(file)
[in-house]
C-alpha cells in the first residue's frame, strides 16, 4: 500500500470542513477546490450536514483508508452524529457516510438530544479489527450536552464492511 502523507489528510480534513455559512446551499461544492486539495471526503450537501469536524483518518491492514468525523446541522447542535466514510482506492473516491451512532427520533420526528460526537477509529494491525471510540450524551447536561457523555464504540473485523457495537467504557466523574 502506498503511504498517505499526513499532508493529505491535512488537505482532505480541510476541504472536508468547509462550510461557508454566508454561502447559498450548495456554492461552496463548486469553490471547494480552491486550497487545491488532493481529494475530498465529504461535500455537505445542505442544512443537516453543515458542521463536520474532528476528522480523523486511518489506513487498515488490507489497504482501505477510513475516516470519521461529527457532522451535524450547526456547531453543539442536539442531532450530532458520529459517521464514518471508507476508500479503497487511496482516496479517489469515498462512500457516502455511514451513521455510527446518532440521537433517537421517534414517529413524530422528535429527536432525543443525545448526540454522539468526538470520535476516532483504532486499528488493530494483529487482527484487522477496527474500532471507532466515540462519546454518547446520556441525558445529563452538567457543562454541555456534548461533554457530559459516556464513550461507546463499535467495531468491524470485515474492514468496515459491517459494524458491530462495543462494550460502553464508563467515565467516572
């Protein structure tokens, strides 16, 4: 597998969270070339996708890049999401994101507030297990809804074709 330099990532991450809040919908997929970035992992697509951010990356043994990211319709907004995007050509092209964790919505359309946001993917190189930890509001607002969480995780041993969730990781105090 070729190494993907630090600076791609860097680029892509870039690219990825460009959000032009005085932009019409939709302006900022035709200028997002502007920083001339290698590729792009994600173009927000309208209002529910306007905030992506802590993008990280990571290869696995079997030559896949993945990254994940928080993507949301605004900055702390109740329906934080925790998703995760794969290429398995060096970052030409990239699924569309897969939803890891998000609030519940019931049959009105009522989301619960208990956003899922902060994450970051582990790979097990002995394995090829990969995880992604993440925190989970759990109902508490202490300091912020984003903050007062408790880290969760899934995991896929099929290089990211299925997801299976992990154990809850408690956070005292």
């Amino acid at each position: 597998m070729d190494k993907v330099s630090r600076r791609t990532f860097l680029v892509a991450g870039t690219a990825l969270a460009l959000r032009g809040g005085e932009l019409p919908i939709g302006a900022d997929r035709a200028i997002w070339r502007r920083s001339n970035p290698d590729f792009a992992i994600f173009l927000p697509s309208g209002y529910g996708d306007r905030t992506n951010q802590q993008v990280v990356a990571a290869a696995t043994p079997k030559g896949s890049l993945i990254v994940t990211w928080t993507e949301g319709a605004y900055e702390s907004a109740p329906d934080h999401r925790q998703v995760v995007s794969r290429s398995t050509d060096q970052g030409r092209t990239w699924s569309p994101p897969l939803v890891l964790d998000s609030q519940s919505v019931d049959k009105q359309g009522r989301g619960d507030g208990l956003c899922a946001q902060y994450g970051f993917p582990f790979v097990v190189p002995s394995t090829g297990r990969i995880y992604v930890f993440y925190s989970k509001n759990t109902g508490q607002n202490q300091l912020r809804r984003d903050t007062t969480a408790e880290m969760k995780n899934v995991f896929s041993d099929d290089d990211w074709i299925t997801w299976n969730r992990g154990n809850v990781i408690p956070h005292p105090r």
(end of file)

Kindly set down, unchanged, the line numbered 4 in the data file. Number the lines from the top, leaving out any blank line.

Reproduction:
């Amino acid at each position: 597998m070729d190494k993907v330099s630090r600076r791609t990532f860097l680029v892509a991450g870039t690219a990825l969270a460009l959000r032009g809040g005085e932009l019409p919908i939709g302006a900022d997929r035709a200028i997002w070339r502007r920083s001339n970035p290698d590729f792009a992992i994600f173009l927000p697509s309208g209002y529910g996708d306007r905030t992506n951010q802590q993008v990280v990356a990571a290869a696995t043994p079997k030559g896949s890049l993945i990254v994940t990211w928080t993507e949301g319709a605004y900055e702390s907004a109740p329906d934080h999401r925790q998703v995760v995007s794969r290429s398995t050509d060096q970052g030409r092209t990239w699924s569309p994101p897969l939803v890891l964790d998000s609030q519940s919505v019931d049959k009105q359309g009522r989301g619960d507030g208990l956003c899922a946001q902060y994450g970051f993917p582990f790979v097990v190189p002995s394995t090829g297990r990969i995880y992604v930890f993440y925190s989970k509001n759990t109902g508490q607002n202490q300091l912020r809804r984003d903050t007062t969480a408790e880290m969760k995780n899934v995991f896929s041993d099929d290089d990211w074709i299925t997801w299976n969730r992990g154990n809850v990781i408690p956070h005292p105090r």